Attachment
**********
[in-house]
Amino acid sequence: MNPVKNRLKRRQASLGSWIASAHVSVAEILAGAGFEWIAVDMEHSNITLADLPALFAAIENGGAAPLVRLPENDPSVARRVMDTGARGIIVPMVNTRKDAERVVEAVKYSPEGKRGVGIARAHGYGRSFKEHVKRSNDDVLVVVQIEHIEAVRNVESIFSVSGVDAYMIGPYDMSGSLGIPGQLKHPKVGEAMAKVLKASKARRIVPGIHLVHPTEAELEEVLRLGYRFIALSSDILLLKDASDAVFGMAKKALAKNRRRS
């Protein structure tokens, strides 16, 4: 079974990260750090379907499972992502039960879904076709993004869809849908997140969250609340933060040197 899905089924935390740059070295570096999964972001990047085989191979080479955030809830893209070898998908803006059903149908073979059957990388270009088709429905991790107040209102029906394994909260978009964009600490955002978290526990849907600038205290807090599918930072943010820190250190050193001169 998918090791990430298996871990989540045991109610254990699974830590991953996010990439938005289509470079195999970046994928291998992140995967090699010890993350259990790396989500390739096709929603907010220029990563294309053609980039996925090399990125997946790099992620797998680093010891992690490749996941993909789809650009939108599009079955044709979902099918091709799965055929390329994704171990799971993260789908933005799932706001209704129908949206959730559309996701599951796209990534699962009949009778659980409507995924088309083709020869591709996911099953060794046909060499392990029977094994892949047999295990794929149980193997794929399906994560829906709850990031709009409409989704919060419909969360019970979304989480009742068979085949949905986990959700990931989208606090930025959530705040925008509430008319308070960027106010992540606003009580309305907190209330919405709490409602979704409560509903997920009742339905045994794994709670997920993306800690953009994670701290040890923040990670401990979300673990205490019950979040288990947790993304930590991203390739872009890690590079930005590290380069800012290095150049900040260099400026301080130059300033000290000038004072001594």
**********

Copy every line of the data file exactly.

[in-house]
Amino acid sequence: MNPVKNRLKRRQASLGSWIASAHVSVAEILAGAGFEWIAVDMEHSNITLADLPALFAAIENGGAAPLVRLPENDPSVARRVMDTGARGIIVPMVNTRKDAERVVEAVKYSPEGKRGVGIARAHGYGRSFKEHVKRSNDDVLVVVQIEHIEAVRNVESIFSVSGVDAYMIGPYDMSGSLGIPGQLKHPKVGEAMAKVLKASKARRIVPGIHLVHPTEAELEEVLRLGYRFIALSSDILLLKDASDAVFGMAKKALAKNRRRS
């Protein structure tokens, strides 16, 4: 079974990260750090379907499972992502039960879904076709993004869809849908997140969250609340933060040197 899905089924935390740059070295570096999964972001990047085989191979080479955030809830893209070898998908803006059903149908073979059957990388270009088709429905991790107040209102029906394994909260978009964009600490955002978290526990849907600038205290807090599918930072943010820190250190050193001169 998918090791990430298996871990989540045991109610254990699974830590991953996010990439938005289509470079195999970046994928291998992140995967090699010890993350259990790396989500390739096709929603907010220029990563294309053609980039996925090399990125997946790099992620797998680093010891992690490749996941993909789809650009939108599009079955044709979902099918091709799965055929390329994704171990799971993260789908933005799932706001209704129908949206959730559309996701599951796209990534699962009949009778659980409507995924088309083709020869591709996911099953060794046909060499392990029977094994892949047999295990794929149980193997794929399906994560829906709850990031709009409409989704919060419909969360019970979304989480009742068979085949949905986990959700990931989208606090930025959530705040925008509430008319308070960027106010992540606003009580309305907190209330919405709490409602979704409560509903997920009742339905045994794994709670997920993306800690953009994670701290040890923040990670401990979300673990205490019950979040288990947790993304930590991203390739872009890690590079930005590290380069800012290095150049900040260099400026301080130059300033000290000038004072001594």